Documentaries To Watch On Halloween
With October 31st almost upon us, I am officially in full “Halloween Movie Viewing” mode. Now, granted, as a gigantic horror fan, it’s not like I need any excuse to watch a bunch of scary movies. But, still, there’s a special feeling that comes with the marathon viewing that happens in October. It just feels…right.
If you’re like me, you have your standard go-to films for every October (for me, it’s Return of the Living Dead, Bride of Frankenstein, Rocky Horror Picture Show, Monster Squad and, of course, Halloween), and you also try to mix in some fright flicks you haven’t seen before. Now, this can get tough if you tend to spend the other eleven months over-doing it with horror, too. Have you really left yourself any unseen gems by the time Halloween comes around? Don’t worry, if not, I’m here to help. And I do so by suggesting you think a little outside the box. For instance, why not mix it up and throw some documentaries into this year’s Halloween movie fest? But which documentaries actually fit the mold for the season, you ask? Well, allow me to offer a few suggestions:
THE AMERICAN SCREAM
Many of you reading this probably decorate your homes for Halloween. Or, if you don’t, chances are still good that other folks in your neighborhood do. We all know the kinds of discrepancies you can see here. For some, Halloween “decorating” is as simple as throwing a single jack-o-lantern on the porch, while others turn their front yard into a full graveyard set that wouldn’t look out of place in a B-horror movie from the ‘50s. But no matter how elaborate the decorations might get in your neighborhood, it’s a safe bet they don’t hold a candle to what’s going on in Fairhaven, Massachusetts.
For some reason, Fairhaven seems to be a hub for the recent “home haunter” phenomenon – that is, regular folks who use Halloween as an opportunity to turn their homes into incredibly extravagant haunted attractions, similar to the professional “haunted houses” you might pay to visit in October. This fascinating documentary profiles three such families in the town of Fairhaven, all of whom are clearly ultra passionate about this hobby…for better or worse (one father spends nearly the entirety of the other eleven months prepping his next haunted house, sometimes to the detriment of spending quality time with his family). It’s an often funny, but sometimes uncomfortable, look at the power a hobby like this can hold over someone. But for people like me, who love Halloween with all our souls, it’s also hard not to watch and simply feel a little envious of the fine people of Fairhaven, who are given one hell of a Halloween every year thanks to these ultra-dedicated neighbors.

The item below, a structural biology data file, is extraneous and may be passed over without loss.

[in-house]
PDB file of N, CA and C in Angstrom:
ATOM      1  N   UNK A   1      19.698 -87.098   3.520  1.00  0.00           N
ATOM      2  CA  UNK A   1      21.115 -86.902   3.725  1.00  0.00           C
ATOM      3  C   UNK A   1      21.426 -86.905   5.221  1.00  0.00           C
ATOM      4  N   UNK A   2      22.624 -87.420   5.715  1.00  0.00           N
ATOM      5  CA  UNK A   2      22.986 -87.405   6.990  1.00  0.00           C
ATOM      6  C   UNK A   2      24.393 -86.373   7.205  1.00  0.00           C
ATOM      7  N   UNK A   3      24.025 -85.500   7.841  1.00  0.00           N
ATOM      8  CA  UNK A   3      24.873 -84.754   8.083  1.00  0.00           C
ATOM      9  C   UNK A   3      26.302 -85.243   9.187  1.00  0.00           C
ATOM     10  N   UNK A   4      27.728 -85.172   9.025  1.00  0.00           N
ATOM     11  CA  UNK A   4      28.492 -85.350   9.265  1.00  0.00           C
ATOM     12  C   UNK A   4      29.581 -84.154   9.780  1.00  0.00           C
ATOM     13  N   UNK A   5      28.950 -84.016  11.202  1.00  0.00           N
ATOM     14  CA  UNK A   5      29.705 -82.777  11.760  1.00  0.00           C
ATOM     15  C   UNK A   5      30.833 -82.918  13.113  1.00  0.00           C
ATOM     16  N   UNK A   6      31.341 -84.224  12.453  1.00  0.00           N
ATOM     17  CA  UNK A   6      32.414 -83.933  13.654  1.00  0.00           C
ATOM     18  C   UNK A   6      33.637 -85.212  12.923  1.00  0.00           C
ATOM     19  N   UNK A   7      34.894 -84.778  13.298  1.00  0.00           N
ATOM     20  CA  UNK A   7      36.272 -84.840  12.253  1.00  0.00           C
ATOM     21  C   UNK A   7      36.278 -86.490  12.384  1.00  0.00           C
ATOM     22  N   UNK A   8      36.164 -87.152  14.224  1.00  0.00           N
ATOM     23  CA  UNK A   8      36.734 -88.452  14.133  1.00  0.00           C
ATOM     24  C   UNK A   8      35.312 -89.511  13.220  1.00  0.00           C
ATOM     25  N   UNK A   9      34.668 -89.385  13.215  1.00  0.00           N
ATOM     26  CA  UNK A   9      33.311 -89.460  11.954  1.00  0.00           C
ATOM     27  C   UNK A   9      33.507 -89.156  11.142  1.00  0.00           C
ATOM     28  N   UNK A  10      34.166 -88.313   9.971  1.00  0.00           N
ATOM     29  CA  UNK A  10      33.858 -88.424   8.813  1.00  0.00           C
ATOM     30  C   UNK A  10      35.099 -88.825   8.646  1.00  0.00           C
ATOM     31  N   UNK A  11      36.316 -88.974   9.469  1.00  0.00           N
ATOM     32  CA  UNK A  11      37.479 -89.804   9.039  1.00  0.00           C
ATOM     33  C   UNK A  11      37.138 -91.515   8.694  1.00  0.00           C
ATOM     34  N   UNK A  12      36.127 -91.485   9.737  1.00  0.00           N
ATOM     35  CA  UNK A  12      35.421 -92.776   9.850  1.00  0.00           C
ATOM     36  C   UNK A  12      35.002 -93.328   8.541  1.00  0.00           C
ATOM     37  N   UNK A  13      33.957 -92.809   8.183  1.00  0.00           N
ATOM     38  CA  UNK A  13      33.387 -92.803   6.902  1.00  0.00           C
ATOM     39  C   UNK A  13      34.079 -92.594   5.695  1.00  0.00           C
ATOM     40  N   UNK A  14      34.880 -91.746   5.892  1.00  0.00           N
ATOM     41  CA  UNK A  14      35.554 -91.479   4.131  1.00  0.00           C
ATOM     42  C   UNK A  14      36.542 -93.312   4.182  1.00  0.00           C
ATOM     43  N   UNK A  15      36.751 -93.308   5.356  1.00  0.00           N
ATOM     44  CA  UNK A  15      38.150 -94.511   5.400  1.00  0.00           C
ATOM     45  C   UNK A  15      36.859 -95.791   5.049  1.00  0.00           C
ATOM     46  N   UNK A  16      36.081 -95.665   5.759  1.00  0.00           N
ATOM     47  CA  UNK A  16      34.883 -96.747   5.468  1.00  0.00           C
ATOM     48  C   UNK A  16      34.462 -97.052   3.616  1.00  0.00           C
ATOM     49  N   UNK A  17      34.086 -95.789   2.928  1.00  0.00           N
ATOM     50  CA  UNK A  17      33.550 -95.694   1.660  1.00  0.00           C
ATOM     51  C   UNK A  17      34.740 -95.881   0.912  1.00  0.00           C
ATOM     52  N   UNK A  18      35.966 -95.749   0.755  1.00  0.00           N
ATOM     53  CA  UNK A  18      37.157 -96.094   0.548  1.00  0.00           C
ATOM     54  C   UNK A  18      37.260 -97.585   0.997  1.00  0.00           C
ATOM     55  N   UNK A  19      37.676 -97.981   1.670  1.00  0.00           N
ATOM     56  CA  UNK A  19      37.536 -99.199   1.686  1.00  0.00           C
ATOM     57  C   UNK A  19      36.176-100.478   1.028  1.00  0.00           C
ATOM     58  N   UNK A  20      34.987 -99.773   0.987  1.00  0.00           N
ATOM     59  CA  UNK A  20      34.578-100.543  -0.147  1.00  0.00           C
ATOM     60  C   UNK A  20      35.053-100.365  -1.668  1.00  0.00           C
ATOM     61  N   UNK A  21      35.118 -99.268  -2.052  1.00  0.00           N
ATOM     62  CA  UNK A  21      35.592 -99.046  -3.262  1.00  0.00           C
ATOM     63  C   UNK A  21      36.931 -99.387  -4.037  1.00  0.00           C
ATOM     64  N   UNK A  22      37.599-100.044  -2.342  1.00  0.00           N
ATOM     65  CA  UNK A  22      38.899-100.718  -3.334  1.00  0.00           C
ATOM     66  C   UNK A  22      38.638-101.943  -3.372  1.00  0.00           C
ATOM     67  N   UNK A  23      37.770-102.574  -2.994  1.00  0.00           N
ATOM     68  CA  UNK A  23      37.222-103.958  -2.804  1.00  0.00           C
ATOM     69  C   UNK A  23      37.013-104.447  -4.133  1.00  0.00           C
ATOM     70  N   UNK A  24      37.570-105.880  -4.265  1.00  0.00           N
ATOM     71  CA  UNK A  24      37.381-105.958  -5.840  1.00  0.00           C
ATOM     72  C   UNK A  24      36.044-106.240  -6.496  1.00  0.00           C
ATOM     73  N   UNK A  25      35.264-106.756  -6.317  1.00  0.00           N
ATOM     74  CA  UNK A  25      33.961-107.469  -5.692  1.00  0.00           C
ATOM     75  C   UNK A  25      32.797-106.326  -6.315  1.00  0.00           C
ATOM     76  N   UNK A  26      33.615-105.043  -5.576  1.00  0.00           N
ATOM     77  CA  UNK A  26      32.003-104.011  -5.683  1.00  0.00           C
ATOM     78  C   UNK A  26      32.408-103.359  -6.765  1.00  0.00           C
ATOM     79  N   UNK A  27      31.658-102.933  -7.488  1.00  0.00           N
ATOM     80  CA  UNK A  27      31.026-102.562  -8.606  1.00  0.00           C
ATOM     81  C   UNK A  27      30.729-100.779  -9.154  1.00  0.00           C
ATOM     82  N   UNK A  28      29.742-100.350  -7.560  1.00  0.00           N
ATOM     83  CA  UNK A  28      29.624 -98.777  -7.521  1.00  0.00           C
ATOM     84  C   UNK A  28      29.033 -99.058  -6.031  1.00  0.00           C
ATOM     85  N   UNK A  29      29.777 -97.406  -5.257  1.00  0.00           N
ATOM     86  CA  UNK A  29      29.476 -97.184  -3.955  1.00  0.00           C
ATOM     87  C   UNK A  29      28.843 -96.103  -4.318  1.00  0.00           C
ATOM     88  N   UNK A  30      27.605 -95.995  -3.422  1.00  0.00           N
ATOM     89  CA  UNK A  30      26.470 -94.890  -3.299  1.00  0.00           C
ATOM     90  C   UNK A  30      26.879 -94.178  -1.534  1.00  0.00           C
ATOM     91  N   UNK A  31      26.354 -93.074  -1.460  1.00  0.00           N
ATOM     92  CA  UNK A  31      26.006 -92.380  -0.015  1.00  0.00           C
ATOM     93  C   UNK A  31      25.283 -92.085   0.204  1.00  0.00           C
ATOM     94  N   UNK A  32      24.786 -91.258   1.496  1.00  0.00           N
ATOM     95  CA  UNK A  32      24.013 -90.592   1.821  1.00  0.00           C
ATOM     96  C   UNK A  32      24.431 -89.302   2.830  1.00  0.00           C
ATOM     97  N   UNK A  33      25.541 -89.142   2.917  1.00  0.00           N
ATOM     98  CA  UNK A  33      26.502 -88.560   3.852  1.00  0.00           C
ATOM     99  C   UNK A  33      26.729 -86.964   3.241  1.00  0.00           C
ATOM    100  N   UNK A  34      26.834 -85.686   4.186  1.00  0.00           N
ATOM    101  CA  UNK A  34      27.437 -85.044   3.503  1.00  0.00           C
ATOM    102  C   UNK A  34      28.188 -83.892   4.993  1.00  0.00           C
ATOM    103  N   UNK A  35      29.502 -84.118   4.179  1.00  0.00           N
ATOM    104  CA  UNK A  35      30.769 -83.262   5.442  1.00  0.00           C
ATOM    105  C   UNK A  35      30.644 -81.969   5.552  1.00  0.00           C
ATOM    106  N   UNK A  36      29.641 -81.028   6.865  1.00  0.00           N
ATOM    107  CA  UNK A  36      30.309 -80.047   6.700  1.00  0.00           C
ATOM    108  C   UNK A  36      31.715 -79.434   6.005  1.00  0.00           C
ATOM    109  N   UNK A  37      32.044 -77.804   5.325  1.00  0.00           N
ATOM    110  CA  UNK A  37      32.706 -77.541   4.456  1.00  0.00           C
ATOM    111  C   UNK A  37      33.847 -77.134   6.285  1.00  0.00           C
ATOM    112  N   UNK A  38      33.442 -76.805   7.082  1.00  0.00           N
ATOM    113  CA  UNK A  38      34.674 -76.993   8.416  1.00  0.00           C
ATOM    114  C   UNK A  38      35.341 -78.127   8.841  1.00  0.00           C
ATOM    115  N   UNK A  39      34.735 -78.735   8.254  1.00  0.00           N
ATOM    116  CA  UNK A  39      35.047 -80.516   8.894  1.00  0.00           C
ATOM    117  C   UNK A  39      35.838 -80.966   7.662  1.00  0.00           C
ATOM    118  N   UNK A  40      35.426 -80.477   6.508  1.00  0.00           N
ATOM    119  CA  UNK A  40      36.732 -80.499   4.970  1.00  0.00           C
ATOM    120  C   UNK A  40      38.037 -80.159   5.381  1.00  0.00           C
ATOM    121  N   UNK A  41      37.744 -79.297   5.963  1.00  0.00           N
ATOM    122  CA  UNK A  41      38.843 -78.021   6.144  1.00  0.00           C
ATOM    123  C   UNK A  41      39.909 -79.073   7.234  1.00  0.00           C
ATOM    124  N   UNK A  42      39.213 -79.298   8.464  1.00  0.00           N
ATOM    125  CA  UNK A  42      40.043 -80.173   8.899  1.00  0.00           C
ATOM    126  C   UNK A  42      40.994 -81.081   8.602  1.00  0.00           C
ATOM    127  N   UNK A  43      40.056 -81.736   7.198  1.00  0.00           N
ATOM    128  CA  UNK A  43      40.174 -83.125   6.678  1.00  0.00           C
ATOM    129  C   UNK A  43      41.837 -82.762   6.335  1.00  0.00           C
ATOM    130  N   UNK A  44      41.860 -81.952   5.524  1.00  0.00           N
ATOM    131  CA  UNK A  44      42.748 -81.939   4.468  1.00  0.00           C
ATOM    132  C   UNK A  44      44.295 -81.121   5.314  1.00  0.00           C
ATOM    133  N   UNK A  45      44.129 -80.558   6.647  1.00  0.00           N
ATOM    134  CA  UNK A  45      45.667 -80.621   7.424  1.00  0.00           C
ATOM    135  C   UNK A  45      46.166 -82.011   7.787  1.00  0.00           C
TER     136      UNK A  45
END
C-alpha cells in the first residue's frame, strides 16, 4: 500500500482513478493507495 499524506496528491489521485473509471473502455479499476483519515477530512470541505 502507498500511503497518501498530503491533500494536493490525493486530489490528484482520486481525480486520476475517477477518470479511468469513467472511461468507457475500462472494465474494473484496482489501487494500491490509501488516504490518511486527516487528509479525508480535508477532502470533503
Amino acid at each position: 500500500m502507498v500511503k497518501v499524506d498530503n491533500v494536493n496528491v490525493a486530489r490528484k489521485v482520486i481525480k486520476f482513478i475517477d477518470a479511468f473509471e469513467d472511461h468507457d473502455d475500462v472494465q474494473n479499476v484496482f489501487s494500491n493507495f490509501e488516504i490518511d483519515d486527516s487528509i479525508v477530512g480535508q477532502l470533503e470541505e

Hell House focuses on a much different kind of haunted attraction than those profiled in The American Scream…those run by Christian church organizations, hoping to scare and save their visitors with terrifying scenes depicting the horror of sinful behavior. This documentary focuses on a large and extremely popular annual Hell House put on by the Cedar Hill Trinity Church youth group, in Cedar Hill, Texas. Here, visitors who come through the doors are not met with pop-out skeletons or actors dressed like vampires and zombies, but instead “realistic” (or at least meant to be realistic) vignettes showing off the dangers of abortion, drug use, suicide, homosexuality, pre-marital sex and worshipping of the occult. Spooky, huh?
Hell House not only shows us the preparation of the event itself, but also gives us a look into the lives of those involved with the production. The film wisely portrays the entire affair objectively, allowing you, the viewer, to make up your mind about the intentions of these people and the attraction they have created. The highlight of the film is the final act, in which we experience the Hell House walk-through in all its Halloween night glory. For those of you perhaps curious about a completely different kind of Halloween experience than you may have ever encountered, give this one a watch.